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Connecticut General Assembly urged to adopt ban on credit agencies charging credit freeze fees

By Mark Iandolo | Apr 2, 2018

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HARTFORD, Conn. (Legal Newsline) — Connecticut Attorney General George Jepsen announced March 15 that he has submitted testimony to the General Assembly’s Banks Committee in support of legislation that would ban the three major credit rating agencies in the U.S. from charging fees to place or remove credit security freezes.

"In recent years, a large number of Connecticut consumers have been victims of massive data breaches that exposed their personal information and put them at risk for identity theft," Jepsen said in a statement. "The massive Equifax data breach – which affects more than 1.5 million Connecticut residents – is a prime example. That breach exposed names, addresses, birth dates, Social Security numbers and some driver's license numbers, all critical information that can be used to steal someone's identity.”

Many states have already banned the credit agencies from charging fees. Current Connecticut law, however, allows the agencies to do so. Senate Majority Leader Bob Duff joined in urging Connecticut to adopt a similar law.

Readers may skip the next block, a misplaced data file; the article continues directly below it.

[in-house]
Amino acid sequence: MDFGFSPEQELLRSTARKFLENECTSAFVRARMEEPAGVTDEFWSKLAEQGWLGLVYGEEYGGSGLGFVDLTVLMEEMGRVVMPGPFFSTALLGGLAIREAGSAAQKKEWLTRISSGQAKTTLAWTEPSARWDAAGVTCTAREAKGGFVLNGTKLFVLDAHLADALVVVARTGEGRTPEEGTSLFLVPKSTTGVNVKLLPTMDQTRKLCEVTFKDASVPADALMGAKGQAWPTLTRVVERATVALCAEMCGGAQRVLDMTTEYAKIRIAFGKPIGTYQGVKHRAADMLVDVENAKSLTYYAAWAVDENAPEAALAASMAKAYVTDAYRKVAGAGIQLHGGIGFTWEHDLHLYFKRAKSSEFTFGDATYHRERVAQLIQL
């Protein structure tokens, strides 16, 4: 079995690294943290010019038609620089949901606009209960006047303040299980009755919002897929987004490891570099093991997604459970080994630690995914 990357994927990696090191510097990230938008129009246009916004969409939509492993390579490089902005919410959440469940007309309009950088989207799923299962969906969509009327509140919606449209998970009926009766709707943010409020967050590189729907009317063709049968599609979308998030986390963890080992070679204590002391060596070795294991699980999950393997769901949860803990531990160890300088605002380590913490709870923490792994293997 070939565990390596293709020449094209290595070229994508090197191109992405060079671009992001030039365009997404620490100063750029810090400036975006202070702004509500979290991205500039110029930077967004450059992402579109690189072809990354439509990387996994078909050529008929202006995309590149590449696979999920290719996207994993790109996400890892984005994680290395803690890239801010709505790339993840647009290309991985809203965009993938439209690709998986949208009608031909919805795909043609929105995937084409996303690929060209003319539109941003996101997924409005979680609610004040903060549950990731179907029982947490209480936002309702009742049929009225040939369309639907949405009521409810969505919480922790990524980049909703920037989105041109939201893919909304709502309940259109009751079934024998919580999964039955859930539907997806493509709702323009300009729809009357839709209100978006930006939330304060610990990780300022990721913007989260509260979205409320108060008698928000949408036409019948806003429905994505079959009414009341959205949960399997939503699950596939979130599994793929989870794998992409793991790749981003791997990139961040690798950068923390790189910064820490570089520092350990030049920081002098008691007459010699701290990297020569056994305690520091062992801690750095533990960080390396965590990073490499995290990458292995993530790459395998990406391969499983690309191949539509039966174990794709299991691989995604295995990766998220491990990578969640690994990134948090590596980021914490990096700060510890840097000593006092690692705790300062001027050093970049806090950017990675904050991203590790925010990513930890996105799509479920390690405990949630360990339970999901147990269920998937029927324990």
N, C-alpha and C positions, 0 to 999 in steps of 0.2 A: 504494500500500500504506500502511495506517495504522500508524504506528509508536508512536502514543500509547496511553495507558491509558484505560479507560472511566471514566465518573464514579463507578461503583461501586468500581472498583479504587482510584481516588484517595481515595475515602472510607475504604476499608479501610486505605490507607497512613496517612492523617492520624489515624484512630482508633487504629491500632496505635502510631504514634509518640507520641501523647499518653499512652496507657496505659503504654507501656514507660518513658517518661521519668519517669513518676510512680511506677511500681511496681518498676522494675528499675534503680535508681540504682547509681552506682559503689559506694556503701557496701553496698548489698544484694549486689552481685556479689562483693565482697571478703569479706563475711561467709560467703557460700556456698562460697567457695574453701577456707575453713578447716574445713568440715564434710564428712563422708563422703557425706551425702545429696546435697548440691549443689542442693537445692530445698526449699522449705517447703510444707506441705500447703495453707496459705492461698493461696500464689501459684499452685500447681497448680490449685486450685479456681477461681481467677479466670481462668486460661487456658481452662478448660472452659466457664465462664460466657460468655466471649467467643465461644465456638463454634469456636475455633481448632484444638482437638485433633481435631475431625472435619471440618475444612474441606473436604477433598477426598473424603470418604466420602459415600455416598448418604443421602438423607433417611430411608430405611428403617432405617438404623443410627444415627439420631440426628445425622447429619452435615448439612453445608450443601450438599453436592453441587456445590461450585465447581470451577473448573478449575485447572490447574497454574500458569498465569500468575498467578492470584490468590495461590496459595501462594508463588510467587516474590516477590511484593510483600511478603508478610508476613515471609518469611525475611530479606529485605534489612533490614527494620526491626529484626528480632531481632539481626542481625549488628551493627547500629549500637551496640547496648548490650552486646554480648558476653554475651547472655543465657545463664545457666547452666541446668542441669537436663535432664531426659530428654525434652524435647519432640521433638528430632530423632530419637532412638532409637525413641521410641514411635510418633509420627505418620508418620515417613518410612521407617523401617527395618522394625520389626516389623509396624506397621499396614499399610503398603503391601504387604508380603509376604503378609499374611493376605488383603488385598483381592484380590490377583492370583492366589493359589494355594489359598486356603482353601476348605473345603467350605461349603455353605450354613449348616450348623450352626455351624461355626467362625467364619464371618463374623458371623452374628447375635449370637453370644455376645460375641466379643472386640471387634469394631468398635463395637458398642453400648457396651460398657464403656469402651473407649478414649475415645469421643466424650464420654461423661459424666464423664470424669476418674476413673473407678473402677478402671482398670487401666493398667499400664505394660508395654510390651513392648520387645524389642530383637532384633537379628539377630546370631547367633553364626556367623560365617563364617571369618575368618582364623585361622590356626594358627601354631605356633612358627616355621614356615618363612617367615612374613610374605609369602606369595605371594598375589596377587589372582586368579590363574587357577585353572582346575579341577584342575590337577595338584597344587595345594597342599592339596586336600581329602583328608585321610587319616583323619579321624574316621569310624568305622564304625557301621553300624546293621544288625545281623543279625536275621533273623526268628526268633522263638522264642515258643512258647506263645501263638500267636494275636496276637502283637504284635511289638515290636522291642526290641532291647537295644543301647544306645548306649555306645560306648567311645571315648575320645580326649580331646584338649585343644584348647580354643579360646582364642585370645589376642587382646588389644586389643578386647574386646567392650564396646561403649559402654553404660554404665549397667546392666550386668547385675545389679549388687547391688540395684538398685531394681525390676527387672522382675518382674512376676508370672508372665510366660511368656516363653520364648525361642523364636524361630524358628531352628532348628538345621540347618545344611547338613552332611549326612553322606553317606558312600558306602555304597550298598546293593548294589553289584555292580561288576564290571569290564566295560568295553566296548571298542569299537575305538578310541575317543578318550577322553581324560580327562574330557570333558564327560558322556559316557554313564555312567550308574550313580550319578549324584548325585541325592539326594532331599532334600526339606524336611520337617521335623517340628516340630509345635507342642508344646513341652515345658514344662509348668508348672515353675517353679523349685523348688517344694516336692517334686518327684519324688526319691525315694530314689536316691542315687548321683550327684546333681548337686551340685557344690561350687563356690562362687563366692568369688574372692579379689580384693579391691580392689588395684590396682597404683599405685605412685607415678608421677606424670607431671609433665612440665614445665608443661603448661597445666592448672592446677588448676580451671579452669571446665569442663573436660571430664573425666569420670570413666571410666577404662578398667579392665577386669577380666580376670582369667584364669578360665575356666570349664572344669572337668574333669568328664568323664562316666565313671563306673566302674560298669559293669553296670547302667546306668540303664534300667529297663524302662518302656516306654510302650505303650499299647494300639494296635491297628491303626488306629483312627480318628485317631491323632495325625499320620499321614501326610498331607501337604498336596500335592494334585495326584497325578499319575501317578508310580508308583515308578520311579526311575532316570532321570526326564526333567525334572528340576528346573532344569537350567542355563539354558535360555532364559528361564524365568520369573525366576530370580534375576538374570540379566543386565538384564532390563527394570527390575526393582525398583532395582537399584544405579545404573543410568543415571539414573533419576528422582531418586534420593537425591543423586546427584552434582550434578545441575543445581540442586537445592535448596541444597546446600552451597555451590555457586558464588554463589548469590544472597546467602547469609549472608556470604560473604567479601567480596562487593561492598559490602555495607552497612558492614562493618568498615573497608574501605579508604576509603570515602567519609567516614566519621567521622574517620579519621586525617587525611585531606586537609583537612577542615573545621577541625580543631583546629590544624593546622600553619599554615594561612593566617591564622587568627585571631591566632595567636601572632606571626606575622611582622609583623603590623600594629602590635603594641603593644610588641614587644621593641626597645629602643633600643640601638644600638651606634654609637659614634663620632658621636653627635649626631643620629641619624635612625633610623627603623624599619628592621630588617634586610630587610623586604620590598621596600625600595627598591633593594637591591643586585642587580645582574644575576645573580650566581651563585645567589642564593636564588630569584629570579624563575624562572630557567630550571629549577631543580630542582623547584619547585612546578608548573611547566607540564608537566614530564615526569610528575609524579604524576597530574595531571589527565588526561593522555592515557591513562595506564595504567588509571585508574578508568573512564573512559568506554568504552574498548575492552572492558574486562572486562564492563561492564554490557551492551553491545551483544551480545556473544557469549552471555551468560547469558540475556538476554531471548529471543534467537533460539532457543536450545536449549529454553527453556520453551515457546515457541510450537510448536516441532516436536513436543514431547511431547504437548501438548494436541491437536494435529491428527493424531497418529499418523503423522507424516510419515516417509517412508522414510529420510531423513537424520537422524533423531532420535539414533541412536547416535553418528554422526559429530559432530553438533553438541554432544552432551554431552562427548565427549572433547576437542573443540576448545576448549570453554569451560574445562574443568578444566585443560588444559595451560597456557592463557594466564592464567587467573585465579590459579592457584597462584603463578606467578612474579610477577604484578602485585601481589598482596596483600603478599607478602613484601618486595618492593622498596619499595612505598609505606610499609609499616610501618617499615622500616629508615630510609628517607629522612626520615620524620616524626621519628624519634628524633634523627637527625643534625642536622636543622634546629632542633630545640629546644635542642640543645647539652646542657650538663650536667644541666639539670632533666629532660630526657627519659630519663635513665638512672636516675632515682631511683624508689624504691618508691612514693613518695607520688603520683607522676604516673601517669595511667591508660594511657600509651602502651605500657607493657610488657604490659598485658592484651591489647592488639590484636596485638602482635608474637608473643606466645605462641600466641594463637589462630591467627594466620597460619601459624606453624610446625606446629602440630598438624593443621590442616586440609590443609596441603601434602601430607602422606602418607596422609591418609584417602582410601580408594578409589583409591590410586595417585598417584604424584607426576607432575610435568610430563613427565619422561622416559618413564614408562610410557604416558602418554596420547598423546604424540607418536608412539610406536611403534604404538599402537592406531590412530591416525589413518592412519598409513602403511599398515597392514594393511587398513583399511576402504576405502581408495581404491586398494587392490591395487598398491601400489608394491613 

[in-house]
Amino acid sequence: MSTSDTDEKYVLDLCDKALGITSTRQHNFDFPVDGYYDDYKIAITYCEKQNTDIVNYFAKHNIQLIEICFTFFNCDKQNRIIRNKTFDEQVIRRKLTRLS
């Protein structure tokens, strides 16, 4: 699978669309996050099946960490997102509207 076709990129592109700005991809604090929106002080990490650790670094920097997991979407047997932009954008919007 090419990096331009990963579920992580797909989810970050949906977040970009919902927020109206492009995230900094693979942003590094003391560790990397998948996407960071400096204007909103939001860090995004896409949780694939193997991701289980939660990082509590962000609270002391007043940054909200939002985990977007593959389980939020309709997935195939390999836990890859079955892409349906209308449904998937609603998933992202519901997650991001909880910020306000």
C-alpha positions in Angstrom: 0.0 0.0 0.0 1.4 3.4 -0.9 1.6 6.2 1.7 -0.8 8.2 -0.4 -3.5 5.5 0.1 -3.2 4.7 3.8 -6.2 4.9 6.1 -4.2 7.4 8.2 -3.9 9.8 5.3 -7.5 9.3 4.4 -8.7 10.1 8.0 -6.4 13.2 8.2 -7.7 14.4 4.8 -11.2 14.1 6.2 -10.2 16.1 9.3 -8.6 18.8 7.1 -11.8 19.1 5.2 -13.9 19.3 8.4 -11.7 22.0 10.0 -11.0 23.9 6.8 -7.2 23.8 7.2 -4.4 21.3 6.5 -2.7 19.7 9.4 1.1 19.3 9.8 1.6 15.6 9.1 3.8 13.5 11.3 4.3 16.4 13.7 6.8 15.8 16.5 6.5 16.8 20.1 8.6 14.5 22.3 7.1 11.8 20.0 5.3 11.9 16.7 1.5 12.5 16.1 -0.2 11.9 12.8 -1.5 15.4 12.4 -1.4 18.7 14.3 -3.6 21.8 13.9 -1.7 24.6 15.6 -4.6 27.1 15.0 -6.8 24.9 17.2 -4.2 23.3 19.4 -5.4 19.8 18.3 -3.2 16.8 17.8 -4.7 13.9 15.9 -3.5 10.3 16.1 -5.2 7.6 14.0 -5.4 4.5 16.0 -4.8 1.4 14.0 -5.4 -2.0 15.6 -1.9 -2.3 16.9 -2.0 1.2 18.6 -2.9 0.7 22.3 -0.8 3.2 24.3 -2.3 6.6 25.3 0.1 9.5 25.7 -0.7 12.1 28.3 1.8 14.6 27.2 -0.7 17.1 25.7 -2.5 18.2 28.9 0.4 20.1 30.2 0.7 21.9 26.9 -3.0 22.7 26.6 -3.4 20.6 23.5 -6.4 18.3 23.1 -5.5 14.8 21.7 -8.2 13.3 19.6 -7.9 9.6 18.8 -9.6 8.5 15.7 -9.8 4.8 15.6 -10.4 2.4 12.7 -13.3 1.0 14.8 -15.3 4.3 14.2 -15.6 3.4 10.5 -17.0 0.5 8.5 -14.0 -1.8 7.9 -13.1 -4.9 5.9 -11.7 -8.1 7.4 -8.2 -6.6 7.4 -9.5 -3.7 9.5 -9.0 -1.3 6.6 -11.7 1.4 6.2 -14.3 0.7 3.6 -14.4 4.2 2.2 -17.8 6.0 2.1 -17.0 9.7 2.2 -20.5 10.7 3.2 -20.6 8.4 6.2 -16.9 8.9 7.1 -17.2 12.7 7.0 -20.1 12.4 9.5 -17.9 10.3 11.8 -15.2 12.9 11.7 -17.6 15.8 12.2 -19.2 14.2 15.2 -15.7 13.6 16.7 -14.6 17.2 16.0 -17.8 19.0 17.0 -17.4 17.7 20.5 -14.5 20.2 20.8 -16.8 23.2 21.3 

"Consumers don't choose to have their credit history saved by these companies and it is not right that they would have to pay any company to freeze their credit," Duff said in a statement. "The consumers who are punished the most are the ones who can least afford to pay the fee to freeze their credit. This bill will give consumers greater control and flexibility over their credit and will prevent them from being held hostage to fees charged by credit reporting agencies."

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